Swings, slides and climbing equipment capture children’s imaginations while they are at a playground, but if you are a parent or guardian, playground safety is everything. The U.S. Consumer Product Safety Commission (CPSC) publishes safety information for public playground sites, designed to minimize the risks and incidences of playground-related injuries. The information is based on safety standards that involve everything from age restrictions to surfacing guidelines.

The “Public Playground Safety Handbook” presents information about the best practices for achieving playground safety — whether the playground is at a school, a park or any other public place. This information can be critical, as more than 200,000 children end up in emergency rooms each year because of a playground incident. The handbook most recently was revised in 2010, but the playground safety standards and guidelines are worth reviewing, and can serve as a roadmap for those designing an environment where kids can play safely.

Most Recent Guideline Revisions

The most recent revisions in the CPSC handbook addressed issues including age ranges, equipment, surfacing and sun exposure:

  1. Equipment guidelines now extend to kids as young as 6 months old.
  2. Guidelines for track rides and log rolls were added to address these new playground features.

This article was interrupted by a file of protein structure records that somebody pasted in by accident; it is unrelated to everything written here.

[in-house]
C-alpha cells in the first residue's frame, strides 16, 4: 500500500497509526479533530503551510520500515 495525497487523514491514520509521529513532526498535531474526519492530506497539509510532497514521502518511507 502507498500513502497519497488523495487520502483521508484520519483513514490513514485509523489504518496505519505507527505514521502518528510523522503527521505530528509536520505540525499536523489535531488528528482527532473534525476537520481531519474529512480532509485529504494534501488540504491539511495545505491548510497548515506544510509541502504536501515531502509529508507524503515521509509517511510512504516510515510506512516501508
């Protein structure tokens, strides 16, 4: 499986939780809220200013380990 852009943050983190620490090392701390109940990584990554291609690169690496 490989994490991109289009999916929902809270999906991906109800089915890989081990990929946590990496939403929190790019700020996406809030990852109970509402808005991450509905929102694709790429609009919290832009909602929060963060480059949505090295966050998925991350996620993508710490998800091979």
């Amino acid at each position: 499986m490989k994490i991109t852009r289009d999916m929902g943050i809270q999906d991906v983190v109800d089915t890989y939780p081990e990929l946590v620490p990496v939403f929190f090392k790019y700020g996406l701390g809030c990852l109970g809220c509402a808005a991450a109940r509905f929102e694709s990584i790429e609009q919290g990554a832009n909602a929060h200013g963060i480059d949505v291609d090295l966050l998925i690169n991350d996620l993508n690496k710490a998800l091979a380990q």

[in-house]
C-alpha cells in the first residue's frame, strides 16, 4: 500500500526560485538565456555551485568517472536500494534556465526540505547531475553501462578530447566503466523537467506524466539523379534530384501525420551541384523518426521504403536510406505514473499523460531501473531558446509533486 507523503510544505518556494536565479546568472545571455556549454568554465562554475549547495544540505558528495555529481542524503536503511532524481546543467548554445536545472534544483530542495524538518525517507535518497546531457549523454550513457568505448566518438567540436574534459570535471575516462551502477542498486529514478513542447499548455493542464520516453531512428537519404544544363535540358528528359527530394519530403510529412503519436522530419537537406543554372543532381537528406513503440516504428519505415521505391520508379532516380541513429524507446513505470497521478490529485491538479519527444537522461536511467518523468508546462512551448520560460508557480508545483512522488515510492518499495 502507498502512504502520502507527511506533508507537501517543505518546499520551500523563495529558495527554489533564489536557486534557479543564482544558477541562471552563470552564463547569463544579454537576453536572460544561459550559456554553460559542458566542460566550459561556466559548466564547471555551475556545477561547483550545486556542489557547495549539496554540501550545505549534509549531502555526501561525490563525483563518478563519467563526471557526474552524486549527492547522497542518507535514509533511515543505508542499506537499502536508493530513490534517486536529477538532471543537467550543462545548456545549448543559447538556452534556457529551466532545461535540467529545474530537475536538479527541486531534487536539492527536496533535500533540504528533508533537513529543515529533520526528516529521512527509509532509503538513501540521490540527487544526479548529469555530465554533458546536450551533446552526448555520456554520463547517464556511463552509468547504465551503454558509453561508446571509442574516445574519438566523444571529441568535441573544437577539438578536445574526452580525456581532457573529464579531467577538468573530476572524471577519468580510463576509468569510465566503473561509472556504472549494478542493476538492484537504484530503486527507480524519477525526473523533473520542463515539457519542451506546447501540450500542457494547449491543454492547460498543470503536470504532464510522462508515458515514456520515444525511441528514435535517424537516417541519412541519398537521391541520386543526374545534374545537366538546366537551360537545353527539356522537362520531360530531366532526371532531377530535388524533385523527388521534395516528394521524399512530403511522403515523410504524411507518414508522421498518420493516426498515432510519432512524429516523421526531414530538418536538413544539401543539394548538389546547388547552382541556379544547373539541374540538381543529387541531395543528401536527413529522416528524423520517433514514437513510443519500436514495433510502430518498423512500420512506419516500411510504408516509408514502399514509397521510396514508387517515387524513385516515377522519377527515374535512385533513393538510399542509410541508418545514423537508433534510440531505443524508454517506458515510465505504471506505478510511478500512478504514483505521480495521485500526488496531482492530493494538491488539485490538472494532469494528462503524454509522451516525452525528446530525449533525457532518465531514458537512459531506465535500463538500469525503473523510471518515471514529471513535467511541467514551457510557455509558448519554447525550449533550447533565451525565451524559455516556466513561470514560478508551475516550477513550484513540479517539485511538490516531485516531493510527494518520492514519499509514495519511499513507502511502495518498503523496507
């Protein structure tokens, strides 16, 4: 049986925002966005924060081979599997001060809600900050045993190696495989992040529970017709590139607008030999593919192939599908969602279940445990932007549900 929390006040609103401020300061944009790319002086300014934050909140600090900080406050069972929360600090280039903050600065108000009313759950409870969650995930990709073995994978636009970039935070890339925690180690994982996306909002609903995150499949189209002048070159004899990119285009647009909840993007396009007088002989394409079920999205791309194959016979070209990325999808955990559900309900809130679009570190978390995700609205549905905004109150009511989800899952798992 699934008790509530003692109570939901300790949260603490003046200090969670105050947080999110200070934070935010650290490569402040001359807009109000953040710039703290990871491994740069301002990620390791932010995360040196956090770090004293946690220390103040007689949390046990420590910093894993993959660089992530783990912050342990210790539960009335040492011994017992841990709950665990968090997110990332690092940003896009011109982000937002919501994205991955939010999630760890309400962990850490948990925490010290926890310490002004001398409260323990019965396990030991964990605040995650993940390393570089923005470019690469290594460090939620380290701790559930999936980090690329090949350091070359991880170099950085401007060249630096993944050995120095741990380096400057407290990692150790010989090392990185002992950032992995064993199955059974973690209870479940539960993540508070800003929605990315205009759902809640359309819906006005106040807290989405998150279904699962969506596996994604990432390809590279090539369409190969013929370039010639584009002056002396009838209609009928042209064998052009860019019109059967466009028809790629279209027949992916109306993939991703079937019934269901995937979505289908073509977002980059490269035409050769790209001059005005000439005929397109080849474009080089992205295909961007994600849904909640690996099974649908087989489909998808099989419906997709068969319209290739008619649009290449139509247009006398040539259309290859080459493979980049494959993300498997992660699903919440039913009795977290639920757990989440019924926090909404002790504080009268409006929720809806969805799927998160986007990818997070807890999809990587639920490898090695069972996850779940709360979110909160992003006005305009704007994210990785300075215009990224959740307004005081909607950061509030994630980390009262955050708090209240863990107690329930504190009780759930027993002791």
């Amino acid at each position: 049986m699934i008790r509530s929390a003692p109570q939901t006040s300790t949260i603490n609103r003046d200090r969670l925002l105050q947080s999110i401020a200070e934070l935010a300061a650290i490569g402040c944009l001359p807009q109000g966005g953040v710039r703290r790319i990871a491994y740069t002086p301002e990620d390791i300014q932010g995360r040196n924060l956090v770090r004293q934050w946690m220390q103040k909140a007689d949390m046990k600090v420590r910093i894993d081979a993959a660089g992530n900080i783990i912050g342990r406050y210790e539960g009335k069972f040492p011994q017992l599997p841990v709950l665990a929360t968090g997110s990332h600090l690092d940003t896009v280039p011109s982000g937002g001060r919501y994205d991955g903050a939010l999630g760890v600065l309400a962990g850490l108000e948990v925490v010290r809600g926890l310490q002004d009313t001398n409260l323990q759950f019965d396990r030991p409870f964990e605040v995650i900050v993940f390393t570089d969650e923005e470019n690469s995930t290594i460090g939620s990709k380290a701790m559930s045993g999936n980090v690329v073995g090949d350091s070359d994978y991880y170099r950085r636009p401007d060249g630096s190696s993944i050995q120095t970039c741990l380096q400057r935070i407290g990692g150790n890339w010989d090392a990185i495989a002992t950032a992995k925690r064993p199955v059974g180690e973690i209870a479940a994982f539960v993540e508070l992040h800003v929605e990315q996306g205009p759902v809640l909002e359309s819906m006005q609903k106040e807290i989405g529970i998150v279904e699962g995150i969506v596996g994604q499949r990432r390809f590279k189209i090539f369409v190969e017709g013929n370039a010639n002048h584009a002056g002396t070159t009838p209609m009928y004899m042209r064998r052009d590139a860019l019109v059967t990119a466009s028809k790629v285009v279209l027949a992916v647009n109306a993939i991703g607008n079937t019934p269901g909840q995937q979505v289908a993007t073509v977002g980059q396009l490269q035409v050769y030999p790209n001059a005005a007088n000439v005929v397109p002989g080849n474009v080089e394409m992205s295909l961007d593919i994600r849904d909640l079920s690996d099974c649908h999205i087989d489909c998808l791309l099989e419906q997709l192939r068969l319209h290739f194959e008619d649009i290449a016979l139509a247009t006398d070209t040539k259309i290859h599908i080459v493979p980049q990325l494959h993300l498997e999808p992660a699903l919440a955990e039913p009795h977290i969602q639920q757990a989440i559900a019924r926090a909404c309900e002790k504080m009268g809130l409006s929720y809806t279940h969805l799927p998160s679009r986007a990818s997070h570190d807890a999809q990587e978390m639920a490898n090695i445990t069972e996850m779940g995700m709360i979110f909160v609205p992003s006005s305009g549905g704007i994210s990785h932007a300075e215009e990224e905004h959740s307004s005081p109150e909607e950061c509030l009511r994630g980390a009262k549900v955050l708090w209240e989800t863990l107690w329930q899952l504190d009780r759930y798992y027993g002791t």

3. The exit zone requirements for slides were updated.
  4. Under the “surfacing guidelines,” the critical height table (which addresses the approximate height below which a fall would not likely cause a life-threatening head injury) was revised.
  5. To help protect against skin cancer, new cautions about sun exposure and suggestions for shading were added to the recommendations.

Reviewing Some Design Basics

Were safety standards in place when your kids’ favorite playground was constructed? CPSC standards don’t just offer guidelines on playing safely, but how to build a playground with safety in mind. To determine how safe the playground is, consider whether these factors were taken into account when the playground was designed:

  1. How to Select a Site: You want a site free from hazards and protected from any nearby hazards, with shade and with proper drainage available.
  2. What Matters Regarding Layout: Good playground layouts take into account accessibility, age separation, conflicting activities, sight lines, signage and supervision.
  3. What to Look for in Equipment: Playground equipment should be age-appropriate, stimulating and free from equipment not recommended on public playgrounds, such as trampolines, climbing ropes, rope swings and more.
  4. What Playground Surface Material Is Best: Because they can play such a huge role in preventing life-threatening injuries, it’s vital that playgrounds have shock-absorbing, nontoxic surfaces. Listed approved playground flooring options include engineered wood fiber, pea gravel, sand, shredded or recycled rubber mulch, wood mulch that’s not CCA-treated or wood chips.

A public playground provides a wonderful opportunity for enriching, enjoyable play — as long as it was designed with attention to safety regulations. Reviewing the general guidelines above can help you determine how safe a playground is.

Providing quality playground safety surfacing that meets regulations and improves aesthetics is what we do at Perfect Rubber Mulch. Explore our online catalog or get in touch with us today to learn more about our shock-absorbing playground surfaces.

Source:
https://www.cpsc.gov/s3fs-public/325.pdf